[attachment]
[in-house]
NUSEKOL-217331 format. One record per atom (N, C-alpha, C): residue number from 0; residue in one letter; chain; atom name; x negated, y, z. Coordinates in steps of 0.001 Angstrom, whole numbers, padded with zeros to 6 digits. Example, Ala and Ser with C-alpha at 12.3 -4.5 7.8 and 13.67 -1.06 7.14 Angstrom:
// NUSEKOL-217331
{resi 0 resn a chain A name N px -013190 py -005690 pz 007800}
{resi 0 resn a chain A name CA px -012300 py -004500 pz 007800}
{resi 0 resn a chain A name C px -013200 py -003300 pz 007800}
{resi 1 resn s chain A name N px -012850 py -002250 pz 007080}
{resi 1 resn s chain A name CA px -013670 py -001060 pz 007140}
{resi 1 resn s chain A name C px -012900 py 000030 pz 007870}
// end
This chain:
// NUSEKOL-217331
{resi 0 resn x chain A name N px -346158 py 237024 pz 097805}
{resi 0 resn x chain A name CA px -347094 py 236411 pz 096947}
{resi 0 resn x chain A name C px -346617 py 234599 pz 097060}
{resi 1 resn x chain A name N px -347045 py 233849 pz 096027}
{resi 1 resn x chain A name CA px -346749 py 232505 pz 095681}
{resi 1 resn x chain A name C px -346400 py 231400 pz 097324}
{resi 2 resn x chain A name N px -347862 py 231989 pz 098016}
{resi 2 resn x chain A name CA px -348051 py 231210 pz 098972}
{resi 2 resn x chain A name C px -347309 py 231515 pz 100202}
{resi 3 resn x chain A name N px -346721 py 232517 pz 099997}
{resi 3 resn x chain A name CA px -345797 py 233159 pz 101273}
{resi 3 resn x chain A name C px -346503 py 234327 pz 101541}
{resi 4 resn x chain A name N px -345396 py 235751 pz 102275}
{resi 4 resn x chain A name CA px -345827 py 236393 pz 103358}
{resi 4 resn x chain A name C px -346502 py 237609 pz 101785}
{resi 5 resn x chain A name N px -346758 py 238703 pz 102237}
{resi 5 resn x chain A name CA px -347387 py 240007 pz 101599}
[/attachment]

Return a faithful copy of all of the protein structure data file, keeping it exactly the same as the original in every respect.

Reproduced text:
[in-house]
NUSEKOL-217331 format. One record per atom (N, C-alpha, C): residue number from 0; residue in one letter; chain; atom name; x negated, y, z. Coordinates in steps of 0.001 Angstrom, whole numbers, padded with zeros to 6 digits. Example, Ala and Ser with C-alpha at 12.3 -4.5 7.8 and 13.67 -1.06 7.14 Angstrom:
// NUSEKOL-217331
{resi 0 resn a chain A name N px -013190 py -005690 pz 007800}
{resi 0 resn a chain A name CA px -012300 py -004500 pz 007800}
{resi 0 resn a chain A name C px -013200 py -003300 pz 007800}
{resi 1 resn s chain A name N px -012850 py -002250 pz 007080}
{resi 1 resn s chain A name CA px -013670 py -001060 pz 007140}
{resi 1 resn s chain A name C px -012900 py 000030 pz 007870}
// end
This chain:
// NUSEKOL-217331
{resi 0 resn x chain A name N px -346158 py 237024 pz 097805}
{resi 0 resn x chain A name CA px -347094 py 236411 pz 096947}
{resi 0 resn x chain A name C px -346617 py 234599 pz 097060}
{resi 1 resn x chain A name N px -347045 py 233849 pz 096027}
{resi 1 resn x chain A name CA px -346749 py 232505 pz 095681}
{resi 1 resn x chain A name C px -346400 py 231400 pz 097324}
{resi 2 resn x chain A name N px -347862 py 231989 pz 098016}
{resi 2 resn x chain A name CA px -348051 py 231210 pz 098972}
{resi 2 resn x chain A name C px -347309 py 231515 pz 100202}
{resi 3 resn x chain A name N px -346721 py 232517 pz 099997}
{resi 3 resn x chain A name CA px -345797 py 233159 pz 101273}
{resi 3 resn x chain A name C px -346503 py 234327 pz 101541}
{resi 4 resn x chain A name N px -345396 py 235751 pz 102275}
{resi 4 resn x chain A name CA px -345827 py 236393 pz 103358}
{resi 4 resn x chain A name C px -346502 py 237609 pz 101785}
{resi 5 resn x chain A name N px -346758 py 238703 pz 102237}
{resi 5 resn x chain A name CA px -347387 py 240007 pz 101599}